“We should, for instance, think about whether the price of gasoline shouldn’t actually tend to be higher rather than lower,” Köhler told weekly magazine Focus. The German head of state claimed price levels were still the strongest signal for consumers to change their behaviour.
But Germany’s ADAC automobile club fired back at Köhler’s suggestion, accusing him of “demonising personal mobility.”
ADAC president Peter Meyer criticised Köhler’s contemplation of raising fuel prices as misguided.
“To the many millions of commuters who have to put up with driving long distances day after day to get to work, these kinds of remarks sound like ridicule,” he said on Sunday in Munich.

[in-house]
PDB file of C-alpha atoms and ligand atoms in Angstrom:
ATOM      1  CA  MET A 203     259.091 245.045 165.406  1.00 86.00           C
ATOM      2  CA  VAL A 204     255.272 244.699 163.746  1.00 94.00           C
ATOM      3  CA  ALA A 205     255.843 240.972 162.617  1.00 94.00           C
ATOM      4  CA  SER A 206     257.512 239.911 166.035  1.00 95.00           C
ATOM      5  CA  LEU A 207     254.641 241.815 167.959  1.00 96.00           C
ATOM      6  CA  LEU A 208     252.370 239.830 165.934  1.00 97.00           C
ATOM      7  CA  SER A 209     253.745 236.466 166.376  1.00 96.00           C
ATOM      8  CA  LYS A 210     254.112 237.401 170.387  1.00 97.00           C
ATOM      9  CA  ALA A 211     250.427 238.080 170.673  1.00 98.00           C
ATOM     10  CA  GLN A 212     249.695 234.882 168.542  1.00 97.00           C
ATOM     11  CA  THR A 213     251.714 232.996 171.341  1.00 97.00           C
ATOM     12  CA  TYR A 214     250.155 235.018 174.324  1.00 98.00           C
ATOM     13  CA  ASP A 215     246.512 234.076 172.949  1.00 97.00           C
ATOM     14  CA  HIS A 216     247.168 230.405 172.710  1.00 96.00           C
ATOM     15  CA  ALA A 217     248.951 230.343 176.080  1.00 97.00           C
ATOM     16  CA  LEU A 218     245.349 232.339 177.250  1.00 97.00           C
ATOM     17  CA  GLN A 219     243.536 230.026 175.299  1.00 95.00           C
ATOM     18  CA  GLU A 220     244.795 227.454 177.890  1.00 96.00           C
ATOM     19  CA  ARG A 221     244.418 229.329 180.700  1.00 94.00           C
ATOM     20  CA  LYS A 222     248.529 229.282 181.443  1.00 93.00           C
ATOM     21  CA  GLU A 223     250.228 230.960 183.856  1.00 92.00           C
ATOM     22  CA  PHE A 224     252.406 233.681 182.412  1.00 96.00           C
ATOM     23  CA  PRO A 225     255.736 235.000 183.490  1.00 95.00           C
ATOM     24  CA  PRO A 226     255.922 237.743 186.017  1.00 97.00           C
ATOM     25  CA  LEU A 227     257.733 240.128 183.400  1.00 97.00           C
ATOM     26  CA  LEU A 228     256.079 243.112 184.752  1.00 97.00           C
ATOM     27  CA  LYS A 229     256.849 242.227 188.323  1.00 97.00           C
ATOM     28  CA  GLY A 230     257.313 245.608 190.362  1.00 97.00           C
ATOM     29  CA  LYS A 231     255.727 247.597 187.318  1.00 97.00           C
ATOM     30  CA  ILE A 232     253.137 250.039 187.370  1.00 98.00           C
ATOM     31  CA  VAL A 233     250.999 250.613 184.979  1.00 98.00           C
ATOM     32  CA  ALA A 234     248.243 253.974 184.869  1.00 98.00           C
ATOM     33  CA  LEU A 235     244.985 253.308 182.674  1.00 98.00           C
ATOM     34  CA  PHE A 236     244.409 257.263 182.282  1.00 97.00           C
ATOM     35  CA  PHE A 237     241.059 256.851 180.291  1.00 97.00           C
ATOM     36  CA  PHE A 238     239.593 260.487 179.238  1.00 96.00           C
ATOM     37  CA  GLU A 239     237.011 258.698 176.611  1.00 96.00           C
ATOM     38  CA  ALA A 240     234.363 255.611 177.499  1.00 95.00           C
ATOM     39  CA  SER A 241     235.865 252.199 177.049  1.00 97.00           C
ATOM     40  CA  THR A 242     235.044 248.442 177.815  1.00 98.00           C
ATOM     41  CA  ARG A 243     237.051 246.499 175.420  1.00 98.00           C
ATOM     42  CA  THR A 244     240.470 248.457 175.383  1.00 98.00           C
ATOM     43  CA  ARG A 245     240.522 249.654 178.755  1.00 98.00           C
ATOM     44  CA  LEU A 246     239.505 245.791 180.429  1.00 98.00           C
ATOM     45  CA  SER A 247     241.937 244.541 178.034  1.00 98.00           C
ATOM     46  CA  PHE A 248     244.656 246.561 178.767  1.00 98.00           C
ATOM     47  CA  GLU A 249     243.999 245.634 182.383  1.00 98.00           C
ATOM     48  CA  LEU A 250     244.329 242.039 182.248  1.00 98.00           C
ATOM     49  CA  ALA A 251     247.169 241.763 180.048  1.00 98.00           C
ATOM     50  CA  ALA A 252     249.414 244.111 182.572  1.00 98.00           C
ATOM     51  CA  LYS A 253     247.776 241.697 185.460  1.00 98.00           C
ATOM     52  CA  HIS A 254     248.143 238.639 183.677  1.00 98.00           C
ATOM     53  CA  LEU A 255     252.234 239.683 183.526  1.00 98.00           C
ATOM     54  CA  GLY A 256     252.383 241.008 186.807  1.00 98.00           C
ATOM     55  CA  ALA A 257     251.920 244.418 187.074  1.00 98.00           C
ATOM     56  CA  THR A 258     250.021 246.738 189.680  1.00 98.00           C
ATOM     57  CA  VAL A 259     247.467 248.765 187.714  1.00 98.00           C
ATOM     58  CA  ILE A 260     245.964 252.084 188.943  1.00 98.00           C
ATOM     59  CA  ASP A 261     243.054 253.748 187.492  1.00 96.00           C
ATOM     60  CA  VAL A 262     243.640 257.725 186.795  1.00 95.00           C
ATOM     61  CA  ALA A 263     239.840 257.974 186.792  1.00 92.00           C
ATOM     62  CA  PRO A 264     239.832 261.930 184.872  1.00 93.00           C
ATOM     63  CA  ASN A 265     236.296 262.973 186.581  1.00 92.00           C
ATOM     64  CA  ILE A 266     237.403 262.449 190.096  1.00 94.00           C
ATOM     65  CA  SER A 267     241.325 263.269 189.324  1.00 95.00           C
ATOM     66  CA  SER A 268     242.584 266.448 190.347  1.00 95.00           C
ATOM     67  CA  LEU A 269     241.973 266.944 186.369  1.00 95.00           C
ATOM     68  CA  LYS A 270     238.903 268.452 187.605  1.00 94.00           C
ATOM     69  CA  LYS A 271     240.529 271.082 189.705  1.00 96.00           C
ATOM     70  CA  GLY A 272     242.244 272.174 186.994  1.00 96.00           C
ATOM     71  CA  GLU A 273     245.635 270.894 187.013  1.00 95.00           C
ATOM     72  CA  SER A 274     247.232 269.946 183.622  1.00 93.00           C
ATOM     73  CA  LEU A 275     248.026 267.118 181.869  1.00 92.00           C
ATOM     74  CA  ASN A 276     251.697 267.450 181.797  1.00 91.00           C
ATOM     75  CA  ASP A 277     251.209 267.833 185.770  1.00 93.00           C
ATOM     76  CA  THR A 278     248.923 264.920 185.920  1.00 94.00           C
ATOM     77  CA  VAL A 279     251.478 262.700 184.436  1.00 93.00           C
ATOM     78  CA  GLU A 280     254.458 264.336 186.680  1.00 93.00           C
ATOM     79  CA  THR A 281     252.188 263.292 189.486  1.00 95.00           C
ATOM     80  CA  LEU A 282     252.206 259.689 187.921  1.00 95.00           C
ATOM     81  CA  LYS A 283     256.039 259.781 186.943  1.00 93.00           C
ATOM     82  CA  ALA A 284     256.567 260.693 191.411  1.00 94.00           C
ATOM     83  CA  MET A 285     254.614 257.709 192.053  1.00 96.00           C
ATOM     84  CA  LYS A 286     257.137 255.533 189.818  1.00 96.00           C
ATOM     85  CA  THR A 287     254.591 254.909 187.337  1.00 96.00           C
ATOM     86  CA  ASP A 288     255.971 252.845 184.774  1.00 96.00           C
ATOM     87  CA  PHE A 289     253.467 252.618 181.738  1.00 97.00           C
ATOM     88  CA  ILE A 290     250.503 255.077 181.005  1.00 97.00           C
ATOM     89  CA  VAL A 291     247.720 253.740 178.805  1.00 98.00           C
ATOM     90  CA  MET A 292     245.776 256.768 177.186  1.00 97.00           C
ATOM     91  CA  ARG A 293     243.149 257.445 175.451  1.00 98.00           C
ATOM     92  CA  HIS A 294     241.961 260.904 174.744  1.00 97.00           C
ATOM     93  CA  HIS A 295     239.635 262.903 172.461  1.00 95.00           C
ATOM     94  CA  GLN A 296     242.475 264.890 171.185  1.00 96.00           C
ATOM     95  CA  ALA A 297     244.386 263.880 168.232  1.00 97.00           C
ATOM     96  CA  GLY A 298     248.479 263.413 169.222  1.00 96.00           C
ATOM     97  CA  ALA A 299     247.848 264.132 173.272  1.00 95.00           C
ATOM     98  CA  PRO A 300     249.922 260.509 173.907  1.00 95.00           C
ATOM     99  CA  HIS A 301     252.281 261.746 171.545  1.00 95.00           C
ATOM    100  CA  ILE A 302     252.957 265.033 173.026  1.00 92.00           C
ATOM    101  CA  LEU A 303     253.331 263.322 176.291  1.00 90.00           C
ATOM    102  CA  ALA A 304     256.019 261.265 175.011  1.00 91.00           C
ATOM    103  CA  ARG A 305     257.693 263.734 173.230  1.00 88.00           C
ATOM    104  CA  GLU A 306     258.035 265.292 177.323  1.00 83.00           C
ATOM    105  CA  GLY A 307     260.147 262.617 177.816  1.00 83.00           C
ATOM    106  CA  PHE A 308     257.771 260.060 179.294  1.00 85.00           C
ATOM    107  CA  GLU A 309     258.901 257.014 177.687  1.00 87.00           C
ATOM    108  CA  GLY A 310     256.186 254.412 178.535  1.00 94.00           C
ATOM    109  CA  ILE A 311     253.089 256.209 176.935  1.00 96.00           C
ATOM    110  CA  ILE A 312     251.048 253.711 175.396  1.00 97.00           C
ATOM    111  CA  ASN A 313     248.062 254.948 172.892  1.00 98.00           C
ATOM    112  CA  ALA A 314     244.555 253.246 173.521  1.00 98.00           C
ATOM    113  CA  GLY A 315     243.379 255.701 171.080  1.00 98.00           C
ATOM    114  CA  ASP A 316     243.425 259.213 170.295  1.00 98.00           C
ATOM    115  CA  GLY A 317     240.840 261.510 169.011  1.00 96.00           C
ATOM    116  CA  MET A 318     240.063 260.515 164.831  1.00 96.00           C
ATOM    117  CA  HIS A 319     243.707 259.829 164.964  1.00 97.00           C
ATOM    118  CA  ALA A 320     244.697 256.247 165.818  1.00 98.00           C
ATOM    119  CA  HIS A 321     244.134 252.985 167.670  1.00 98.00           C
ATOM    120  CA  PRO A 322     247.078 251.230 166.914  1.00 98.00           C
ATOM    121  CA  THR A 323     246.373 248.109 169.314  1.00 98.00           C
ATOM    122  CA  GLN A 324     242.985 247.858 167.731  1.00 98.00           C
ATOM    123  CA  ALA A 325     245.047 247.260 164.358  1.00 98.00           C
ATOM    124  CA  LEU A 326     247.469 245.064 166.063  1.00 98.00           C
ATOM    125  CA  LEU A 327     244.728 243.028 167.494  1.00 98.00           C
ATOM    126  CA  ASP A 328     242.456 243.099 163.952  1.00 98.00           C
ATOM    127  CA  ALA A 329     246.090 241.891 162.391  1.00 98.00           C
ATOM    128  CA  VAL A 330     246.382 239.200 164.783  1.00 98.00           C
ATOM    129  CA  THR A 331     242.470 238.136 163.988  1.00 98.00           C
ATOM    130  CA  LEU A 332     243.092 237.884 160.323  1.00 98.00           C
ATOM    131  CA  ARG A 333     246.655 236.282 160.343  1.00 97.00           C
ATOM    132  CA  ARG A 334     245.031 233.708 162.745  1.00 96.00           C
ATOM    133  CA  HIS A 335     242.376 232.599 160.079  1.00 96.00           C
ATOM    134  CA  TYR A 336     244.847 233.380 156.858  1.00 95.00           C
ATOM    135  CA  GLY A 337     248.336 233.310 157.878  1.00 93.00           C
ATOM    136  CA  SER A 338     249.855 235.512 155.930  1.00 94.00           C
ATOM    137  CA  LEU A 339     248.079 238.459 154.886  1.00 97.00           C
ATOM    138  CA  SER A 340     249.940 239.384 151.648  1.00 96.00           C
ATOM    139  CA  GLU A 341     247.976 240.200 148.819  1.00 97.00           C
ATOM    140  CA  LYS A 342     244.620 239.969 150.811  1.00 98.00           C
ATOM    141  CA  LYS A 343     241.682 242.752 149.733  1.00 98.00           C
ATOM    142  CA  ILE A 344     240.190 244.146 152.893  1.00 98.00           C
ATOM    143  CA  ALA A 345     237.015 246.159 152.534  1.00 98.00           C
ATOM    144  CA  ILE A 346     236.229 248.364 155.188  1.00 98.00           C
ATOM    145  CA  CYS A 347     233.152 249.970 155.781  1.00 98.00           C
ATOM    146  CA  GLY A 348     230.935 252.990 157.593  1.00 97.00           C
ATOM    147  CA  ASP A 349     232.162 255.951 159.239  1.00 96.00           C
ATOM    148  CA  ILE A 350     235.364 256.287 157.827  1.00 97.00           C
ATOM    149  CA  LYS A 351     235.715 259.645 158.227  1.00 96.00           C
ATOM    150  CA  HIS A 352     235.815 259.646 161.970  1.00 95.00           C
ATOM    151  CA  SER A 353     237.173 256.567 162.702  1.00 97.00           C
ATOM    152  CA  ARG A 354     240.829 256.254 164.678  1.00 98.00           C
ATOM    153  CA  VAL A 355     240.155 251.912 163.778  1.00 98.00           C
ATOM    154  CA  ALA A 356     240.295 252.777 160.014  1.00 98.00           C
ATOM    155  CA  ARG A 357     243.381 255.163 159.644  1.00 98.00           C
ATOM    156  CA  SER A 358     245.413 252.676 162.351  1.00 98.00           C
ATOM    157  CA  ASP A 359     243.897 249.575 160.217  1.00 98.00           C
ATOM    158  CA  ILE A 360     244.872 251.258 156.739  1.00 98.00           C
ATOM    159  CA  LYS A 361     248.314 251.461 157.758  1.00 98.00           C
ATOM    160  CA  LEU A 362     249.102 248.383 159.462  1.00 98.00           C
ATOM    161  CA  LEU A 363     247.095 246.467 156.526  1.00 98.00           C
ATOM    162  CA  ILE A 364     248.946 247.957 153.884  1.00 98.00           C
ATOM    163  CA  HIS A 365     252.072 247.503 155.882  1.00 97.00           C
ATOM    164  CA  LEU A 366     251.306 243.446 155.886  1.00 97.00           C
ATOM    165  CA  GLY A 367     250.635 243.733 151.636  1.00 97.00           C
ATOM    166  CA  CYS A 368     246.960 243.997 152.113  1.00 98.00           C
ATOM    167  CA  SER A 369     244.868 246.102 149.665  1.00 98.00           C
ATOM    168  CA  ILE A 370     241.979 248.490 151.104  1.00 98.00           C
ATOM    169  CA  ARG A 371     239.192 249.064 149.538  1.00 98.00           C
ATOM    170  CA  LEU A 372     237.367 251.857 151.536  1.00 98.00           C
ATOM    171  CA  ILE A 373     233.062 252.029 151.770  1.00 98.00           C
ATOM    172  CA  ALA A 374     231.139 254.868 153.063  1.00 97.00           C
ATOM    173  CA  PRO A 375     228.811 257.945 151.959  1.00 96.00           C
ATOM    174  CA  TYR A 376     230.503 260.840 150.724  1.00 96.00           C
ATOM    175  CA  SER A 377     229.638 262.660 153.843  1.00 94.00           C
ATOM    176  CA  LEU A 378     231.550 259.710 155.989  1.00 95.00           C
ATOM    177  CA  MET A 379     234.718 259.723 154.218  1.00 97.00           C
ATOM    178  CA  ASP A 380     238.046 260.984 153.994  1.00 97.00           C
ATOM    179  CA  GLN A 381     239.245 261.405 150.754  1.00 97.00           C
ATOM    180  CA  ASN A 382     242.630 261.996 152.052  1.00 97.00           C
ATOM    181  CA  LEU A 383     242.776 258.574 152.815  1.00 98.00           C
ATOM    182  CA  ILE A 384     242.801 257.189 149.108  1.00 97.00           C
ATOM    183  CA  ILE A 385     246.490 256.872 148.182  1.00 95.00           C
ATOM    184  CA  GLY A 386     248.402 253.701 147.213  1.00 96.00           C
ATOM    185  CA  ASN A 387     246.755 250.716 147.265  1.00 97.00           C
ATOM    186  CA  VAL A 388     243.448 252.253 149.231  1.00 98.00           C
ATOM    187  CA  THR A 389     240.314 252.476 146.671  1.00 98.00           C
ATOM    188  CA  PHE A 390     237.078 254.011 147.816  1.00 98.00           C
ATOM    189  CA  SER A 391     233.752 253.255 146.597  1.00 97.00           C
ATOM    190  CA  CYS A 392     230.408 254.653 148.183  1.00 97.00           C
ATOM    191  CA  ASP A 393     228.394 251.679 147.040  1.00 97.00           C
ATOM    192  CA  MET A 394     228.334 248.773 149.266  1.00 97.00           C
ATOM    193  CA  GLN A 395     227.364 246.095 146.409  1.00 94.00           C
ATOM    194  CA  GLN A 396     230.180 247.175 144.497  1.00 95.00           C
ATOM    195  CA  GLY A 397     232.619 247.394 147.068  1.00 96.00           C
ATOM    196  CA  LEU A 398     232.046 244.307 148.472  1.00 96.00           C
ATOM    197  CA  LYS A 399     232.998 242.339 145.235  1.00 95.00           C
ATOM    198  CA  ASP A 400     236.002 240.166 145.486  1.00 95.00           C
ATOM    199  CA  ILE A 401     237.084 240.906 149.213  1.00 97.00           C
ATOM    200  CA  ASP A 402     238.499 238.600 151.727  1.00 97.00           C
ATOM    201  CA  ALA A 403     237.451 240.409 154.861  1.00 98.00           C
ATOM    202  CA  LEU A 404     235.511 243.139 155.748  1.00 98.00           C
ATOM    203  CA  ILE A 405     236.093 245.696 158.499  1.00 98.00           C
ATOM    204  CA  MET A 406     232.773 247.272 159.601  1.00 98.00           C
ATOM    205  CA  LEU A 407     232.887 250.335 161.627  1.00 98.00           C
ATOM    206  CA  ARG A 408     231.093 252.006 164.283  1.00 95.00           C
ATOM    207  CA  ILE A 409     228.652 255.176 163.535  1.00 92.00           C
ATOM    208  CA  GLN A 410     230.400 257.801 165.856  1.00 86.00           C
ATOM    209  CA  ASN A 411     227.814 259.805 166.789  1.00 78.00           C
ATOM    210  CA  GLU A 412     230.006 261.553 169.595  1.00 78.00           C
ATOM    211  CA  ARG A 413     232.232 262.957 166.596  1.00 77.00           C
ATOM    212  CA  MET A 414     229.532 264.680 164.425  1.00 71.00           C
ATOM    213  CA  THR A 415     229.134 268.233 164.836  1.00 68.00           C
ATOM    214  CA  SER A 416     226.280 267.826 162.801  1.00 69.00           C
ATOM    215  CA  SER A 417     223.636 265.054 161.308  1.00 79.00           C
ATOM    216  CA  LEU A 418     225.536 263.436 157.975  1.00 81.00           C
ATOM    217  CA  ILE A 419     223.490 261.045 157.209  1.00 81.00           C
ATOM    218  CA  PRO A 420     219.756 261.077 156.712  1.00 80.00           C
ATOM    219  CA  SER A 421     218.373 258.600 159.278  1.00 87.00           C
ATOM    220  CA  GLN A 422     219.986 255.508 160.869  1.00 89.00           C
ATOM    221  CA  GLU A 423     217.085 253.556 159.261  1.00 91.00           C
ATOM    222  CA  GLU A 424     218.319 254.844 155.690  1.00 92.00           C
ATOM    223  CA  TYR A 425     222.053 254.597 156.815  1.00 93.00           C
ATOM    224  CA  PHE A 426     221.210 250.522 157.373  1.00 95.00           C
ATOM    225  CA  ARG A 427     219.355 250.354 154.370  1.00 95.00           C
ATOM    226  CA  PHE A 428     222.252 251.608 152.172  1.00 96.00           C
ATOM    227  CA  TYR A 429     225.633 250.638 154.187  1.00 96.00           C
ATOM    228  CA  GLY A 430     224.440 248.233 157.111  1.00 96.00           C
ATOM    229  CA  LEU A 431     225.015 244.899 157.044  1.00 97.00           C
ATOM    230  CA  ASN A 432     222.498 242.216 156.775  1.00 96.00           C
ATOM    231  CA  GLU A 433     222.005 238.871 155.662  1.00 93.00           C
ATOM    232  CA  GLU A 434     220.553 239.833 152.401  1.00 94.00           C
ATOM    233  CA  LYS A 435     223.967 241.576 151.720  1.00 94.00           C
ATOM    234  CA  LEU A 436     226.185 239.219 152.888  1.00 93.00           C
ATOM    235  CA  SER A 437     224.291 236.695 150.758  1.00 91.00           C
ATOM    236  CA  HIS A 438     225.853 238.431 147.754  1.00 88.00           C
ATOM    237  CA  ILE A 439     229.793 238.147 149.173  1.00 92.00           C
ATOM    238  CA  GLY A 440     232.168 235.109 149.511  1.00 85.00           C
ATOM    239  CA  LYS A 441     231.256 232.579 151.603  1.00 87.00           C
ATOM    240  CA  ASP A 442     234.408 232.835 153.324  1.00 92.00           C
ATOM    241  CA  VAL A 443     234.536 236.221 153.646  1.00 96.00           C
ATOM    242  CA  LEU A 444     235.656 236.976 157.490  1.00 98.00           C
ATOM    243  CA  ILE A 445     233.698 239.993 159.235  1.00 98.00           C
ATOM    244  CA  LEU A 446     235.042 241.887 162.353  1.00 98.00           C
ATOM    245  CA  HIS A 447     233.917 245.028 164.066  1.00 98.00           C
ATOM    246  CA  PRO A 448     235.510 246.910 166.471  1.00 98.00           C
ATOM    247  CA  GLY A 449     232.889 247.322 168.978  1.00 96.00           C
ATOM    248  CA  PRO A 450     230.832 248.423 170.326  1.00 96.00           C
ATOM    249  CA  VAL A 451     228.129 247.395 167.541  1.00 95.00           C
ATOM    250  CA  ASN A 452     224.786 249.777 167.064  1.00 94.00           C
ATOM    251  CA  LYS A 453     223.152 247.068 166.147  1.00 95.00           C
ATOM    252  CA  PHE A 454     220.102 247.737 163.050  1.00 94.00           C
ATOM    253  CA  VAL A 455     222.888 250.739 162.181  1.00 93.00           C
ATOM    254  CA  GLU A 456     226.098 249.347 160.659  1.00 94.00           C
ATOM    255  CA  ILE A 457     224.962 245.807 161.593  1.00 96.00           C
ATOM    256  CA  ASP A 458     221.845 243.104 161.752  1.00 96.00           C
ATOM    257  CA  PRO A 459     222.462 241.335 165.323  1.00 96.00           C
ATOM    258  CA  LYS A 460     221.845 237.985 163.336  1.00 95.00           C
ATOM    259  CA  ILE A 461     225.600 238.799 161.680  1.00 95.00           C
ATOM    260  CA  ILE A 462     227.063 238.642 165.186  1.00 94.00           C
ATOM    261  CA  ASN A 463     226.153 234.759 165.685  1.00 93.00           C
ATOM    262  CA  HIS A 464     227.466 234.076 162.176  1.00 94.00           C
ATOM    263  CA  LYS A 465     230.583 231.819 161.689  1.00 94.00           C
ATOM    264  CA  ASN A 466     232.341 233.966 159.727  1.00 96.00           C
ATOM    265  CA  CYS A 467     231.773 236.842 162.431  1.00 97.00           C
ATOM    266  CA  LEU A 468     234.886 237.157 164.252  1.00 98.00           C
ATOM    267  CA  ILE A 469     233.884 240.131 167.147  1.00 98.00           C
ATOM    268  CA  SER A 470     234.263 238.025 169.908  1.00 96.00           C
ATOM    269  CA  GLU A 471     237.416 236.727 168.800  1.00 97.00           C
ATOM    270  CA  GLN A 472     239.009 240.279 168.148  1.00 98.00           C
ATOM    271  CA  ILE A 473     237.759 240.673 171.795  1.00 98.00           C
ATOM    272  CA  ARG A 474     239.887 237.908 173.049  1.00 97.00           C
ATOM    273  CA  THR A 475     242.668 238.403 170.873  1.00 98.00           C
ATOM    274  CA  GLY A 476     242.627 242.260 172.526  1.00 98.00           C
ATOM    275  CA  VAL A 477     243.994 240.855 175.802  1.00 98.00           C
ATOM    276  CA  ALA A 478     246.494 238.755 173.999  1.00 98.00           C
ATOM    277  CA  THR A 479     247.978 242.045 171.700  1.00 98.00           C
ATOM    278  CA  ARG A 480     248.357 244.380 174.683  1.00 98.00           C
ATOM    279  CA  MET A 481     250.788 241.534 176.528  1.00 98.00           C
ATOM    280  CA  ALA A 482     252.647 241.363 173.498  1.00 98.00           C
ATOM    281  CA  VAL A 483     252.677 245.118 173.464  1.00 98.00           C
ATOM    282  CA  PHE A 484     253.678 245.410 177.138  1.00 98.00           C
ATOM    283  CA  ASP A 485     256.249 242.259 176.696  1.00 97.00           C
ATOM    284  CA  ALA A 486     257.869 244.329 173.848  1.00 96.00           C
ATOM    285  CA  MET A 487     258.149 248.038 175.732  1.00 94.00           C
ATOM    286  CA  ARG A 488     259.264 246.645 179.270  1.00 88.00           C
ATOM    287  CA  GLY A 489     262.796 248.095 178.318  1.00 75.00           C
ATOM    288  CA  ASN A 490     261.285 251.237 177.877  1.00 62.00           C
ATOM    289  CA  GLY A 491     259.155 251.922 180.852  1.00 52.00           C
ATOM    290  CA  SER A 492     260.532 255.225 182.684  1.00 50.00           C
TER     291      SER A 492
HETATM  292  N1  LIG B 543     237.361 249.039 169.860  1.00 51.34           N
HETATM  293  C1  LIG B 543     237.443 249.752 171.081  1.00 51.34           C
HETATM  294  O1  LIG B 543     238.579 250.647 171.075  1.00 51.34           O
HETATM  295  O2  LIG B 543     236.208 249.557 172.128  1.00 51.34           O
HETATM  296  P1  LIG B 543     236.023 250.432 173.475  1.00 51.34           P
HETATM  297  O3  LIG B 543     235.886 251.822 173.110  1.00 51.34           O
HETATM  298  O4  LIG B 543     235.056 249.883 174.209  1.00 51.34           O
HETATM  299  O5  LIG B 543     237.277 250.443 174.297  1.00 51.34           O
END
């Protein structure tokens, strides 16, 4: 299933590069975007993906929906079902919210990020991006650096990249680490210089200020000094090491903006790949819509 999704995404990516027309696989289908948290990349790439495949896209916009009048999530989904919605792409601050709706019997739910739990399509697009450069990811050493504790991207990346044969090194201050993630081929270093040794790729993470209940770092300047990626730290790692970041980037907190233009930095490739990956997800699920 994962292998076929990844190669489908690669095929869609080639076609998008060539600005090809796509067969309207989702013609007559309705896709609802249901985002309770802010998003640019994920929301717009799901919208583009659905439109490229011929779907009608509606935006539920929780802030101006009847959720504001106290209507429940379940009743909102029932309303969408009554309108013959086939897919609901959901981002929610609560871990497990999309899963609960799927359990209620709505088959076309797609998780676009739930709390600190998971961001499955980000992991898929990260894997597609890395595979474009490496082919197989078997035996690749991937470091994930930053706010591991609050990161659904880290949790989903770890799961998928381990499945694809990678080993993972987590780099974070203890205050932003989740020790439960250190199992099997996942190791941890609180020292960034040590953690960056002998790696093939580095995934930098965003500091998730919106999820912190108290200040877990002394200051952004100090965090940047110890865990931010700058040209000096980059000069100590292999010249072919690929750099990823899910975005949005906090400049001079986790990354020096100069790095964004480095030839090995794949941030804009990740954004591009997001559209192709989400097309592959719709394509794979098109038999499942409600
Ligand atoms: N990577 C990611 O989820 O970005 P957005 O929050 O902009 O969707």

Köhler suggested government funding as a way to help low-income earners cope with higher petrol prices. “That’s not a problem we should shy away from,” he said.
Despite the solid reputation of Germany’s carmaking industry, Köhler questioned the economy’s dependence on the automotive sector. “Someone from that branch proudly told me that 60 percent of all innovations involve cars,” the president said. “That makes me rather nervous.”
Taxes account for more than 70 percent of the total fuel price in Germany. “From each tank filled, about €50 goes to the government,” ADAC’s Meyer said, arguing that it’s unfair for drivers to bear the brunt of costly climate and environmental protections.
But Köhler told Focus that the German government must facilitate a paradigm shift that promotes an environmentally friendly and sensible economic attitude.
“The nation that adjusts to this situation most quickly and intelligently will create jobs and prosperity,” he said.